US Suits OCC, Challenging “Real Lender” Rule | Locke Lord LLP

On January 5, 2021, the Attorneys General of New York, California, Colorado, District of Columbia, Massachusetts, Minnesota, New Jersey and North Carolina (collectively, the “States”) sued the Office of the Comptroller of the Currency (the “OCC”), alleging that its “true lender” rule (the “true lender rule”) is invalid.1 The lawsuit represents the first legal challenge to the True Lender Rule, which came into effect on December 29, 2020.2

Background to the True Lender Rule

On June 2, 2020, the OCC published its final rule clarifying that an assignee of a national bank is entitled to charge interest at the same rate as the national bank on loans made by the national bank.3 In doing so, the OCC codified the common law doctrine of “valid when granted”, which states that a loan which was valid when made will not be rendered usurious by a subsequent transfer. Our analysis of the OCC “valid once done” rule is available here. At the time, the OCC declined to address the related issue of whether a bank is the “real lender” in a transaction where the loan is assigned to the assignee shortly after being made pursuant to an agreement between the bank. bank and the assignee. On October 29, 2020, the OCC answered this question by promulgating the True Lender Rule, which provides that a bank grants a loan if, on the inception date, it (1) is named as a lender in the loan agreement. . or (2) finance the loan.4 When a bank is named as the lender in the loan agreement and another entity funds the loan, the entity named as the lender in the loan agreement is the actual lender for that loan.5 Our analysis of the True Lender Rule is available here.

The suit

Concerned that the True Lender Rule would facilitate predatory lending by non-bank entities, states have filed a lawsuit in the United States District Court for the Southern District of New York. In their factum, the States submit that the true lender rule is void under the Administrative Procedures Act (the “APA”).6 Specifically, the states argue that the true lender rule goes beyond the statutory authority granted to the OCC under federal law and in fact unreasonably interprets that federal law.seven In support of their argument, the States suggest that the standard set forth in the true lender rule departs significantly from the established true lender analysis applied by the courts, ignores the economic realities of the lending transaction, and does not not solve the problem it claims to solve. remedy.8 In particular, states highlight the apparent tension between the True Lender Rule and the OCC’s long-standing policy of condemning bank leasing programs in which domestic banks simply act as intermediaries for loans made by non-bank entities. that would otherwise be illegal under state usury. law.9 From a state perspective, the True Lender Rule favors these “fictitious arrangements” between domestic banks and non-bank lenders.ten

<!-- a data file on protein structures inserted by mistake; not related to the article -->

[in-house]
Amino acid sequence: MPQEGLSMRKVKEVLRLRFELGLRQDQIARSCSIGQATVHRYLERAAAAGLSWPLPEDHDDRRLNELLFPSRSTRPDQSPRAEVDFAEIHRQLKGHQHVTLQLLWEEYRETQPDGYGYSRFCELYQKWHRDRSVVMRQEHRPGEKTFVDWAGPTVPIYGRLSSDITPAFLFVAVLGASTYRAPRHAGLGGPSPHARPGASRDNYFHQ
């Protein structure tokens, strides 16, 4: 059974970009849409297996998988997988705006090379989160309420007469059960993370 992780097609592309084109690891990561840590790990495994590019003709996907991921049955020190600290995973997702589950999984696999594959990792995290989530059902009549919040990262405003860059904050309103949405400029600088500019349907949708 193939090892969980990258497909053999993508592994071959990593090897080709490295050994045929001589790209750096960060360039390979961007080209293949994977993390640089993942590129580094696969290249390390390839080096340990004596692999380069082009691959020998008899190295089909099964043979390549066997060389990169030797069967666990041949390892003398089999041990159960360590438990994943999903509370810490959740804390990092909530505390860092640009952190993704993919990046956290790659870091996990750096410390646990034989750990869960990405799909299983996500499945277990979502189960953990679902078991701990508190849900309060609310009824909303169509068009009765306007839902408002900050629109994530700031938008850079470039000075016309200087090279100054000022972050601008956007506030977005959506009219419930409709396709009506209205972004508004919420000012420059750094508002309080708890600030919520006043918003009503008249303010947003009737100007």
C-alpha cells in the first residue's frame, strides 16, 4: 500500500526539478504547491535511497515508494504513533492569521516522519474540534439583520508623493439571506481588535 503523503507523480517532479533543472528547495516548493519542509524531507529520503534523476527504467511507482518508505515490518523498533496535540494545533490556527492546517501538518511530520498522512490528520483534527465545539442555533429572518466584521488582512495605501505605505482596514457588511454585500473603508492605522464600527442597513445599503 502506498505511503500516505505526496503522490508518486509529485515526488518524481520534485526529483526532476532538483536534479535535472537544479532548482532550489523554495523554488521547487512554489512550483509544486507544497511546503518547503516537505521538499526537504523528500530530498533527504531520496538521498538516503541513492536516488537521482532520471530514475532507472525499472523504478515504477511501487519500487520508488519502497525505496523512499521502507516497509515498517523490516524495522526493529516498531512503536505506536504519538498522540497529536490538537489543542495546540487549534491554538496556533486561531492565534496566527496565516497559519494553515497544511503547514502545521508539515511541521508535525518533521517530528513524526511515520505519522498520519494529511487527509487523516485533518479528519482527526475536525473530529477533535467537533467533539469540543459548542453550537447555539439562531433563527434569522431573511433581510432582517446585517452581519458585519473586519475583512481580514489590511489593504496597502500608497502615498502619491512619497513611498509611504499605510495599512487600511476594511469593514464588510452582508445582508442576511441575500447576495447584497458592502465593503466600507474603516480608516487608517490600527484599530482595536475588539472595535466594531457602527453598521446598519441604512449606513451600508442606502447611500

The OCC has yet to file a response brief, but when it does, it will likely expand on the arguments it made in the press release accompanying the publication of the True Lender Rule. In that statement, the OCC explained that the True Lender Rule interprets a statutory ambiguity in the National Bank Act of 1864 which has resulted in legal uncertainty.11 The OCC noted in the statement that the True Lender Rule would reduce this legal uncertainty by simplifying the analysis for courts, which had previously applied a complex balancing test, leading to divergent results on virtually identical facts.12 Finally, in response to the accusation that the True Lender Rule encourages predatory lending, the OCC held that the True Lender Rule actually frustrates bank leasing programs by implementing a clear and easily administered test.13

We will continue to monitor the lawsuit for new developments.

1. Plaintiffs’ brief in New York v. OCC, # 1: 21-cv-00057 (SDNY January 5, 2021).
2. National banks and federal savings associations as lenders, 85 Fed. Reg. 68 742 (Oct. 30, 2020) (codified in 12 CFR § 7.1031).
3. Allowable interest on loans that are sold, assigned or otherwise transferred, 85 Fed. Reg. 33,530 (June 2, 2020).
4. 12 CFR § 7.1031 (b).
5. Id. § 7.1031 (c).
6. Applicants’ brief at 21.
7. Id. At 23, 25.
8. Id. At 25, 27.
9. Id. At 33.
10. Id. At 33.
11. 85 Fed. Reg. 68 742.
12. Id. At 68,743.
13. Id.


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